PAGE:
- 26. Alekshun MN, Levy SB. Regulation of chromosomally mediated multiple antibiotic resistance: the mar regulon. Antimicrobial Agents and Chemotherapy 1997; 41(10):2067–2075. pmid:9333027
- 27. Alekshun MN, Levy SB. The mar regulon: Multiple resistance to antibiotics and other toxic chemicals. Trends Microbiol. 1999. 7: 410–413. pmid:10498949
- 28. Oethinger M, Podglajen I, Kern WV, Levy SB. Overexpression of the marA or soxS Regulatory Gene in Clinical Topoisomerase Mutants of Escherichia coli. Antimicrobial Agents and Chemotherapy 1998; 42(8):2089–2094. pmid:9687412
- 29. Ma D, Alberti M, Lynch C, Nikaido H, Hearst JE. The local repressor AcrR plays a modulating role in the regulation of acrAB genes of Escherichia coli by global stress signals. Mol Microbiol 1996.
- 30. Rosner JL, Martin RG. An Excretory Function for the Escherichia coli Outer Membrane Pore TolC: Upregulation of marA and soxS Transcription and Rob Activity Due to Metabolites Accumulated in tolC Mutants. Journal of Bacteriology 2009; 191(16):5283–5292. pmid:19502391
- 31. Rando OJ, Verstrepen KJ. Timescales of Genetic and Epigenetic Inheritance. Cell. 2007;.
- 32. Takatsuka Y, Chen C, Nikaido H. Mechanism of recognition of compounds of diverse structures by the multidrug efflux pump AcrB of Escherichia coli. Proceedings of the National Academy of Sciences of the United States of America 2010; 107(15):6559–6565. pmid:20212112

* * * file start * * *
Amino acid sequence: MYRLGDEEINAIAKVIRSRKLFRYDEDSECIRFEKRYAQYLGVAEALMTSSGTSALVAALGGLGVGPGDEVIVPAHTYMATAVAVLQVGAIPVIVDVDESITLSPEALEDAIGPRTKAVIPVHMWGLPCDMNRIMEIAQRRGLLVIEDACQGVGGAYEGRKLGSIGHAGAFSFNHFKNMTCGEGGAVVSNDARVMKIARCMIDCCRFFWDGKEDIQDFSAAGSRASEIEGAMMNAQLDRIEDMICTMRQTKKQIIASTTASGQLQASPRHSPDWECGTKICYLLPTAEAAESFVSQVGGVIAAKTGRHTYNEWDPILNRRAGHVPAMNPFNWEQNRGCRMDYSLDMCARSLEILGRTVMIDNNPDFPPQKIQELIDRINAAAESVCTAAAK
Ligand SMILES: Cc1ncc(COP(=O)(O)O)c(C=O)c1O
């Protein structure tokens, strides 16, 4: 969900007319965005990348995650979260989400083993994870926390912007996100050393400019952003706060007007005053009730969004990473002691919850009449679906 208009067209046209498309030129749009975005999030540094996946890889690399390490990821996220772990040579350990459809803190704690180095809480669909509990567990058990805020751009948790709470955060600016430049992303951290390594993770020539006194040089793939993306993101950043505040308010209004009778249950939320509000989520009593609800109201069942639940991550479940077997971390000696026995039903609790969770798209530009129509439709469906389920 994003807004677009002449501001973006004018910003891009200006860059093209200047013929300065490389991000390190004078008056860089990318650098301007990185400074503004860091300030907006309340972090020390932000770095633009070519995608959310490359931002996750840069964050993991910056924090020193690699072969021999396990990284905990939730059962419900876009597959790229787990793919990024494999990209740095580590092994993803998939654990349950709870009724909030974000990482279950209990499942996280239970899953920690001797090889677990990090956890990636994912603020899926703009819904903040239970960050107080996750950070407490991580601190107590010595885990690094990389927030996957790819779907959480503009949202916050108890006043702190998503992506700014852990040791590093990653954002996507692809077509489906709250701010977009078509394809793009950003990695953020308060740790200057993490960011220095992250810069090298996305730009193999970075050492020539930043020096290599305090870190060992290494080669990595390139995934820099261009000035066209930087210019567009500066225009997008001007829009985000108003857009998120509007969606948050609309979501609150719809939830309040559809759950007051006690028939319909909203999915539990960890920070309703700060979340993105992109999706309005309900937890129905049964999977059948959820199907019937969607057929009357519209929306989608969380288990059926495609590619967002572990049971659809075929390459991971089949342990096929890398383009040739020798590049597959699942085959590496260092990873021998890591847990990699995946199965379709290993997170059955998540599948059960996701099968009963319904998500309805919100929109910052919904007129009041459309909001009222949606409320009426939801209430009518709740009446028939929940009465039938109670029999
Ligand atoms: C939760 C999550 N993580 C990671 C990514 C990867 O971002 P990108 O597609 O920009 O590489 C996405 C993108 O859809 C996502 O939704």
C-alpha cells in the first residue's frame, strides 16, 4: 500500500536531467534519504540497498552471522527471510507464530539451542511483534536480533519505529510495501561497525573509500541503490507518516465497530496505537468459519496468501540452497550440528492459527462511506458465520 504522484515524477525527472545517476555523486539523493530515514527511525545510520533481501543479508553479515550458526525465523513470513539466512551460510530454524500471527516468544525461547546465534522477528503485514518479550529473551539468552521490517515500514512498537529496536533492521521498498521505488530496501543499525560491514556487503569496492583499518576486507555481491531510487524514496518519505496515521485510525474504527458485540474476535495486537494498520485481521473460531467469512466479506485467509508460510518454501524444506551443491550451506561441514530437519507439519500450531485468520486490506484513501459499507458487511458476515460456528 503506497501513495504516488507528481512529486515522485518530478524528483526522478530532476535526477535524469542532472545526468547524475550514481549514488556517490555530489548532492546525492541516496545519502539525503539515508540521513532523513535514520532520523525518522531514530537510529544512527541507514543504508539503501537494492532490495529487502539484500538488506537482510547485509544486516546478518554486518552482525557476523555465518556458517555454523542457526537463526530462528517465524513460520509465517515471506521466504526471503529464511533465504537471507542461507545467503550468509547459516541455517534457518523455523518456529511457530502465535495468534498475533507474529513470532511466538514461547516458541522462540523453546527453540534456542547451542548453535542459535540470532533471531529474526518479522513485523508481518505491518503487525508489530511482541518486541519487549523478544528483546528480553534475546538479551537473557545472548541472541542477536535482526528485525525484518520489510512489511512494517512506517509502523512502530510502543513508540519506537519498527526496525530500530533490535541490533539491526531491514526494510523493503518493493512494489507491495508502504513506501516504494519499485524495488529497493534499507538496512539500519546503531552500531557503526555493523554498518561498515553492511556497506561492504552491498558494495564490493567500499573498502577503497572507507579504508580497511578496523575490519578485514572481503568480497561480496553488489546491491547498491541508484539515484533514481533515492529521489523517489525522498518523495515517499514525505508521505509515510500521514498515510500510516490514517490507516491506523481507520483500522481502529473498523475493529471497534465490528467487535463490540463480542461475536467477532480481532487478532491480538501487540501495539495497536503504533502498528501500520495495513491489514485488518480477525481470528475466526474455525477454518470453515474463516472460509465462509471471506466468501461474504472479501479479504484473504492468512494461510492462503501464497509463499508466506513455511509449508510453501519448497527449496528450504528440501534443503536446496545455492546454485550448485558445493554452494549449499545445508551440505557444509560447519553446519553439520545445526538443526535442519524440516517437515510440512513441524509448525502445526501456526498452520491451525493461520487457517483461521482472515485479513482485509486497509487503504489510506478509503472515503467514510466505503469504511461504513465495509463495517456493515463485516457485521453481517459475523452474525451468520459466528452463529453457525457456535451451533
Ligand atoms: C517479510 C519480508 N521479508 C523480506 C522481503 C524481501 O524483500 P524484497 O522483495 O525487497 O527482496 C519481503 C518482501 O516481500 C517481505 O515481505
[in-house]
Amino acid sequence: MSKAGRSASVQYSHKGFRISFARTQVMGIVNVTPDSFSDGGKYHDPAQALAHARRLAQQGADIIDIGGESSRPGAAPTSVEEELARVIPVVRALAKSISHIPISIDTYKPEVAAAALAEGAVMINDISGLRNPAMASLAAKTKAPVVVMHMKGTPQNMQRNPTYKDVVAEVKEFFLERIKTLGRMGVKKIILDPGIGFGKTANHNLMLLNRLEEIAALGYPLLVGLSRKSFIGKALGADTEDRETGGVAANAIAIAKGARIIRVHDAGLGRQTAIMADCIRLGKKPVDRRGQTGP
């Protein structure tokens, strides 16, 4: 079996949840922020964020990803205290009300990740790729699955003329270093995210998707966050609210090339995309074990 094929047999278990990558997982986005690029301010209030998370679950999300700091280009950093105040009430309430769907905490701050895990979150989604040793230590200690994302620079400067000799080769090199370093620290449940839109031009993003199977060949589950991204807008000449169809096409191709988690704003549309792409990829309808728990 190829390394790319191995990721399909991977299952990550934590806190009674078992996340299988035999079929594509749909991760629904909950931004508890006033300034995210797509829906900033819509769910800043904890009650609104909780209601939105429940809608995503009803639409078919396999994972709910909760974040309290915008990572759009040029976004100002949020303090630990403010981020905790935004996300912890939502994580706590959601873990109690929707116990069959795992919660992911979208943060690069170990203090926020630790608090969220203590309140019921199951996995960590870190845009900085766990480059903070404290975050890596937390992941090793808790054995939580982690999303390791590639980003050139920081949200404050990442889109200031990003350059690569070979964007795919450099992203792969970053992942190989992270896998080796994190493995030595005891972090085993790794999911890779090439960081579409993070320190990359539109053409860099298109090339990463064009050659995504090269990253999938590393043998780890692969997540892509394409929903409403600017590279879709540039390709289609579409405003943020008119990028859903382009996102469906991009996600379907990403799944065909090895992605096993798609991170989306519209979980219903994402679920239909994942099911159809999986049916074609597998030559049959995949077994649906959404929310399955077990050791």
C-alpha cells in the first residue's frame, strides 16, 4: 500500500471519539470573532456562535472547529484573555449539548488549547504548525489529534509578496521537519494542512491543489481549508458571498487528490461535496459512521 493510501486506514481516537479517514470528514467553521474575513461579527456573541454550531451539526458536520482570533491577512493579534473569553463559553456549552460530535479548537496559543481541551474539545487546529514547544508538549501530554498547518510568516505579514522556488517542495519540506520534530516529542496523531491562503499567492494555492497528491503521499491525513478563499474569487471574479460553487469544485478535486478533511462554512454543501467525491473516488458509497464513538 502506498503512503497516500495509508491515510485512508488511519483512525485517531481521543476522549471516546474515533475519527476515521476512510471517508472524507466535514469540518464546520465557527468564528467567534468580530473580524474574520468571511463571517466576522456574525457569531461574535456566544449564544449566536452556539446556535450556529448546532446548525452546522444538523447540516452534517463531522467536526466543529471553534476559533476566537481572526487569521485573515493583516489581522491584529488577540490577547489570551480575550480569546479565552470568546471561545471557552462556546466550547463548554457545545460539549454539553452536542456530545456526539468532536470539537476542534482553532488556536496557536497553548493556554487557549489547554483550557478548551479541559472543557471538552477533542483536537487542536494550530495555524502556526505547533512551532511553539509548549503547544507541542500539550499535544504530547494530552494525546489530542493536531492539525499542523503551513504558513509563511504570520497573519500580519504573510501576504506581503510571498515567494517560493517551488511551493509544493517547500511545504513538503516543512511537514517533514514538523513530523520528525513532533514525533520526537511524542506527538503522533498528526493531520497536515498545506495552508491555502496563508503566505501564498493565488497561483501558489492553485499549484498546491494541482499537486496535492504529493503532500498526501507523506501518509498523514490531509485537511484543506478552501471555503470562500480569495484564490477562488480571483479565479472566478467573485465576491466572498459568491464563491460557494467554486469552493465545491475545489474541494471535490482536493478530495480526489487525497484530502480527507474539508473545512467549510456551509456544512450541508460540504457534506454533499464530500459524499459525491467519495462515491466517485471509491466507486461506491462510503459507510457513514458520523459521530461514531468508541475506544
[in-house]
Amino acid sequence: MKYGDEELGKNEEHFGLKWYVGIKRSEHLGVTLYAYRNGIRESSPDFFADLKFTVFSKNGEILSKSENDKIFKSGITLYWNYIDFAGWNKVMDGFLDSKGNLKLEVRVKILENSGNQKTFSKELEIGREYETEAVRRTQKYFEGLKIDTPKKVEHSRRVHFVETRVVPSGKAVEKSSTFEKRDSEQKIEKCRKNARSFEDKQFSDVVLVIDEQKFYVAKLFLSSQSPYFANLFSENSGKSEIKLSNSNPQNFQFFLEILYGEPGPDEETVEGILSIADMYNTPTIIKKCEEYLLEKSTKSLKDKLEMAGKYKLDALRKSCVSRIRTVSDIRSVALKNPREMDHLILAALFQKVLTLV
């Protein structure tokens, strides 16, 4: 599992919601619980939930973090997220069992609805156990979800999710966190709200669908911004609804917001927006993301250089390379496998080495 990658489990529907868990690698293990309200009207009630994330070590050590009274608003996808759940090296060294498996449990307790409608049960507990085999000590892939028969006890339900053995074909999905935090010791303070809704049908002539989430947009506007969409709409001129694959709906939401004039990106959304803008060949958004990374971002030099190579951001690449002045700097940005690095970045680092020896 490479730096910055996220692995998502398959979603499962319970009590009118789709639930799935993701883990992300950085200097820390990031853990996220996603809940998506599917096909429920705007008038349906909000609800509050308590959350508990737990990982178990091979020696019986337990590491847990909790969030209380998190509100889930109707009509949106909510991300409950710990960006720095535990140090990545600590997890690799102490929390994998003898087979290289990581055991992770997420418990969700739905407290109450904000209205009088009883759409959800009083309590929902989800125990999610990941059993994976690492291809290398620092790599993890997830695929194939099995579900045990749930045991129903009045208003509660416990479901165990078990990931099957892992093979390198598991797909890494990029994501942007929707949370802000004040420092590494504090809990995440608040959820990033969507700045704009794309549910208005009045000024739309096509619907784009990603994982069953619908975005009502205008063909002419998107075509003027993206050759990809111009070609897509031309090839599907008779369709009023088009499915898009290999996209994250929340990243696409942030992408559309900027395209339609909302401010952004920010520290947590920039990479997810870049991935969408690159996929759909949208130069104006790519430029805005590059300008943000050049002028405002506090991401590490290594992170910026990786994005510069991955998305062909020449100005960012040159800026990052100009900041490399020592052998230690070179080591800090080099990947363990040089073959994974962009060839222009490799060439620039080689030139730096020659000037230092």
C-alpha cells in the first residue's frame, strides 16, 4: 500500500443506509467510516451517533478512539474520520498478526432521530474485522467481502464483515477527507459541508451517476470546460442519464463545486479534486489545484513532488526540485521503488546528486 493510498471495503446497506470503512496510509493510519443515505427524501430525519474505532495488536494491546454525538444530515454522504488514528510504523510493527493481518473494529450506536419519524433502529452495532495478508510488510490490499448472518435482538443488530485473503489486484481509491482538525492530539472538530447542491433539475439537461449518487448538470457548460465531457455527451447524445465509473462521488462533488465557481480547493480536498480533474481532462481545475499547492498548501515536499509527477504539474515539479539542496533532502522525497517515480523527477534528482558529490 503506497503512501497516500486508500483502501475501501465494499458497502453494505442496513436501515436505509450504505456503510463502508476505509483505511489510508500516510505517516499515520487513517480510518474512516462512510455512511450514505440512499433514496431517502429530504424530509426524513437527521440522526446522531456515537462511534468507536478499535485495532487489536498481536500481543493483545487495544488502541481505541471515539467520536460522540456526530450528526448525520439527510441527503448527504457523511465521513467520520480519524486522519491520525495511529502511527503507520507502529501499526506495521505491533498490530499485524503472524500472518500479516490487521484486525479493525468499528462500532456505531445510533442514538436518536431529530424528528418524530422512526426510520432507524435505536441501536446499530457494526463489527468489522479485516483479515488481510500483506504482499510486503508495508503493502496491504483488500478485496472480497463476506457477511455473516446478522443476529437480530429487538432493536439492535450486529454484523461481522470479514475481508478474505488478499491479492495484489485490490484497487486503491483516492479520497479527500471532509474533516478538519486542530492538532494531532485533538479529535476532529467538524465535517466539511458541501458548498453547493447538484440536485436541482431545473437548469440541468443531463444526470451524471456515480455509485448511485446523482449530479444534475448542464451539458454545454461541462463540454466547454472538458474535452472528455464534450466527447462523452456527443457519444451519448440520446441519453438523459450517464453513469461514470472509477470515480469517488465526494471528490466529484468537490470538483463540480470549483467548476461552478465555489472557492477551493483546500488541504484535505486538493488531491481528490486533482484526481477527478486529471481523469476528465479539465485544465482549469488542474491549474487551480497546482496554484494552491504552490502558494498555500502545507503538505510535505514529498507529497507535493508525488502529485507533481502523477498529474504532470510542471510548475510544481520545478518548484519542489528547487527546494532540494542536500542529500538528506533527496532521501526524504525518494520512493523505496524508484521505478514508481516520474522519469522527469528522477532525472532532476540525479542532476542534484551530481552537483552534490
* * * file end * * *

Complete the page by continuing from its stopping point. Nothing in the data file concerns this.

- 33. Nikaido H, Pagès J-M. Broad Specificity Efflux pumps and Their Role in Multidrug Resistance of Gram Negative Bacteria. FEMS microbiology reviews 2012; 36(2):340–363. pmid:21707670
- 34. Webber MA, Piddock LJV. The importance of efflux pumps in bacterial antibiotic resistance J. Antimicrob. Chemother. 2003 Dec..
- 35. Sulavik MC, Gambino LF, Miller PF. The MarR repressor of the multiple antibiotic resistance (mar) operon in Escherichia coli: prototypic member of a family of bacterial regulatory proteins involved in sensing phenolic compounds. Molecular Medicine 1995; 1(4):436–446. pmid:8521301
- 36. Klaas M. Pos. Drug transport mechanism of the AcrB efflux pump. Biochimica et Biophysica Acta. 2009;
- 37. Andersson DI. The biological cost of mutational antibiotic resistance: any practical conclusions? Curr Opin Microbiol. 2006; 9:461–465. pmid:16890008
- 38. Hermsen R, Deris JB, Hwa T. On the rapidity of antibiotic resistance evolution facilitated by a concentration gradient. Proc Natl Acad Sci. 2012; 109:10775–10780. pmid:22711808
- 39. Lancaster AK, Masel J. The evolution of reversible switches in the presence of irreversible mimics. Evolution (N Y). 2009; 63:2350–2362. pmid:19486147
- 40. Pigliucci M, Murren CJ. Perspective: Genetic assimilation and a possible evolutionary paradox: can macroevolution sometimes be so fast as to pass us by? Evolution. 2003; 57:1455–1464. pmid:12940351
- 41. Pigliucci M, Murren CJ, Schlichting CD. Phenotypic plasticity and evolution by genetic assimilation. J Exp Biol. 2006; 209:2362–2367. pmid:16731812